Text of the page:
In the early 1800’s Glenlivet was considered to produce the best in whisky in the world. This was mostly due to a visit to the area by King George IV in 1822 who supposedly asked for Glenlivet by name.
Strictly speaking, producing and selling whisky was illegal when the king visited, but it still happened as an illicit industry in Scotland and as a result the tough landscape had become a turbulent battleground for illicit distillers evading the tax man. To get some control over the situation in 1823 the UK government introduced new rules, fairer taxes and lowered the price of a distillery license.
One of the first distillers who legitimately apply for that license was George Smith who had rented a small farm from the Duke of Richmond and Gordon. He had actually started distilling whisky when it was still illegal but not in anything like the volumes that were required to make a decent profit.
Subsequently In 1824 he was granted the first legal licence to distill in Glenlivet. From this date on and knowing the commercial value of the Kings accolade, only his whisky had the right to reference Glenlivet. However many other distilleries in the area used spurious geographical reference to promote their own product as being from Glenlivet and even after a 1884 court battle that defended ‘the passing off of an inferior product’ had secured the title rights for Glenlivet distillery alone, others continued to us it for a number of years afterwards.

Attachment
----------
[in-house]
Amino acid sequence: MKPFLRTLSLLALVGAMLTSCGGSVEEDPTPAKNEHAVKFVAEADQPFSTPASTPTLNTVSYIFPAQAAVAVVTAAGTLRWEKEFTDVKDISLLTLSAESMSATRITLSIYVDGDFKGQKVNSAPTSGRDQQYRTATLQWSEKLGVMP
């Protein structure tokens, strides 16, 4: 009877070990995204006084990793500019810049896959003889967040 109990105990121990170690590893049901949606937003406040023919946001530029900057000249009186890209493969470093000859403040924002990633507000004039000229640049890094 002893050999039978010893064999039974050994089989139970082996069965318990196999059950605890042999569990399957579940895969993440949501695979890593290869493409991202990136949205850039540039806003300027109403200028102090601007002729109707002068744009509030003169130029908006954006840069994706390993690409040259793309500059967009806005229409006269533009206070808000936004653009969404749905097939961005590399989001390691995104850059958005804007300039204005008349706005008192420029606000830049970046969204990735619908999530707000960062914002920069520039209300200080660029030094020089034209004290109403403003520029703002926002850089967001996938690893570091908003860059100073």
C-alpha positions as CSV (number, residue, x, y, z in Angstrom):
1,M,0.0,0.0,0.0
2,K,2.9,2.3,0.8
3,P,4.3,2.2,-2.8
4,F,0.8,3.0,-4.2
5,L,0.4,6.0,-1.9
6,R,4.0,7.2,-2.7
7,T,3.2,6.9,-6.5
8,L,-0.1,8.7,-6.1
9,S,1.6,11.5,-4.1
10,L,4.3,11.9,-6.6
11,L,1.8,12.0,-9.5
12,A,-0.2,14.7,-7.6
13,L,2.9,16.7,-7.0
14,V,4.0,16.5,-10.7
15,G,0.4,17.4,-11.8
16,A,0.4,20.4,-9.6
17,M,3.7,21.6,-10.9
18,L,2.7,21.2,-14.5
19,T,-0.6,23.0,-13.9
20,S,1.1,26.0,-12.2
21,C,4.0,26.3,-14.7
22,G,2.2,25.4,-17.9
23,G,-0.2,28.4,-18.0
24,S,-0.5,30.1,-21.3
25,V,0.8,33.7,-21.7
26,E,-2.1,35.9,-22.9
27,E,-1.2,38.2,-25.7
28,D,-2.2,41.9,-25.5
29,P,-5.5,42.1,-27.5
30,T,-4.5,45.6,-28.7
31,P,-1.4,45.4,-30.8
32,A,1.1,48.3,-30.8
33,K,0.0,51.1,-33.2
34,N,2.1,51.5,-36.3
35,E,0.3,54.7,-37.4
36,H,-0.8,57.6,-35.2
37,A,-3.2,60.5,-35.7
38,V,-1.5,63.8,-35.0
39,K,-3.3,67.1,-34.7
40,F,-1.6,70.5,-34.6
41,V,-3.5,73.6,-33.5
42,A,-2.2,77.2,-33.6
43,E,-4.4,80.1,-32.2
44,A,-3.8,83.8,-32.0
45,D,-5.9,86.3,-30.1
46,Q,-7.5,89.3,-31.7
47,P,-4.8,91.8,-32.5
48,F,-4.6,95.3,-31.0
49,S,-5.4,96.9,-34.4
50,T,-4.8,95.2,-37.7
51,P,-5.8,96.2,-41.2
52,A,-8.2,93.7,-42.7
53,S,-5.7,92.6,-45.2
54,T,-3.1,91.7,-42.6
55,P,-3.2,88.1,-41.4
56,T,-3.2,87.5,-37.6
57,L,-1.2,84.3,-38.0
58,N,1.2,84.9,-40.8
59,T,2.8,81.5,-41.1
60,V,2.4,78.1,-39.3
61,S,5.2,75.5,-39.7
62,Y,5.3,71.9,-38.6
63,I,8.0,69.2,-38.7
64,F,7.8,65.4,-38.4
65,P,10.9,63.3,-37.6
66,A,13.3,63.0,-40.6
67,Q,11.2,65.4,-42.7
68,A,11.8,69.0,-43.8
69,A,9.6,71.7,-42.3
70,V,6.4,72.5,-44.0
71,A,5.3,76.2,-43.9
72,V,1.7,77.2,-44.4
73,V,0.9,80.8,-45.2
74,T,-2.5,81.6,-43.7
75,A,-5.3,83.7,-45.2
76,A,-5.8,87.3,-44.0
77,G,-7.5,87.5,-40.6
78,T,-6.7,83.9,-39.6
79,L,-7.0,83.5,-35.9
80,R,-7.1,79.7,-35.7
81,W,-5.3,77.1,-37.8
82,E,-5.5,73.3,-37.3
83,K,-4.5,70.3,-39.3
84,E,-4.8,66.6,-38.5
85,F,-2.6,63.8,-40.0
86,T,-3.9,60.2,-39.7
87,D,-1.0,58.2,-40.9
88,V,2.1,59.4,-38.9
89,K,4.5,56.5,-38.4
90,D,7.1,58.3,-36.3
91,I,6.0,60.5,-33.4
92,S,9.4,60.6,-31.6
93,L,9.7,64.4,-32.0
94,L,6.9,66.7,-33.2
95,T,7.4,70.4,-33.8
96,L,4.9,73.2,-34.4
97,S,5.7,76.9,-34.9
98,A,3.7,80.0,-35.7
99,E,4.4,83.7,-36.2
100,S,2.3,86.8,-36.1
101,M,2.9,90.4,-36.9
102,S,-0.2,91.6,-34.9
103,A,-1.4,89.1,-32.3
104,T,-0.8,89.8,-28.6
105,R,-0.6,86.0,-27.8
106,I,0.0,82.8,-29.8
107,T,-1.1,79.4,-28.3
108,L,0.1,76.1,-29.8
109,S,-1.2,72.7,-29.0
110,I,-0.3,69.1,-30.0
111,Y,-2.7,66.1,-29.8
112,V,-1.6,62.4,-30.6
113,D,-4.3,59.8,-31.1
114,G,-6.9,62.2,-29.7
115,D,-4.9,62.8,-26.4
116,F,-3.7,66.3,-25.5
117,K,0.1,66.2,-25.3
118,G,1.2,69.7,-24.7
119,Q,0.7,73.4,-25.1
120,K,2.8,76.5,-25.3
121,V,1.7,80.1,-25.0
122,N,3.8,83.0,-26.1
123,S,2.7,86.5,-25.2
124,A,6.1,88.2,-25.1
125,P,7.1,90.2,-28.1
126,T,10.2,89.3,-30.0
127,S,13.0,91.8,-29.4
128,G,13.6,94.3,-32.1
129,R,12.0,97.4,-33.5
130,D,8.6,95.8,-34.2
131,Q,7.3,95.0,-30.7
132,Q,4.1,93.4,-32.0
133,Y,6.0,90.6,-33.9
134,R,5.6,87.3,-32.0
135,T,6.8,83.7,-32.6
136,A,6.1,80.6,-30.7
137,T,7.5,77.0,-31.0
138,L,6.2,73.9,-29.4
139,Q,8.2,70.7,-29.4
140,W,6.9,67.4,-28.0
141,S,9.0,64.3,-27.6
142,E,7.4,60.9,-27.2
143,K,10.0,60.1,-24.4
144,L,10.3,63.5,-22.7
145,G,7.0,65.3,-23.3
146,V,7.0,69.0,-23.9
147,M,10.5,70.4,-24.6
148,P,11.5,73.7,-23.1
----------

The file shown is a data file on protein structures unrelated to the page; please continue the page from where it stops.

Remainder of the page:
The Glenlivet Distillery sits in the village of Drumin, about 10 miles south of Dufftown. The distillery has been widely expanded over the years with the last major refurbishment in 2010 when current owners Chivas Brothers extended the stills and refurbished the buildings, adding a new visitor centre. Today Glenlivet is internationally recognised as a definitive Speyside malt and the only one produced in the Livet Valley. It’s the best selling Scotch in the USA and the fourth best selling in the UK, with annual sales totalling 6 million bottles.
A further investment is due to be completed in 2021 which will further increase production and provide a new visitor experience.
As the River Livet doesn’t supply enough water to satisfy production volumes, the distillery draws water from the historic Josie’s Well a short distance away. The whisky produced here exhibits the characteristic soft, round note of Speyside Whiskies and is also used in Chivas’ own blends.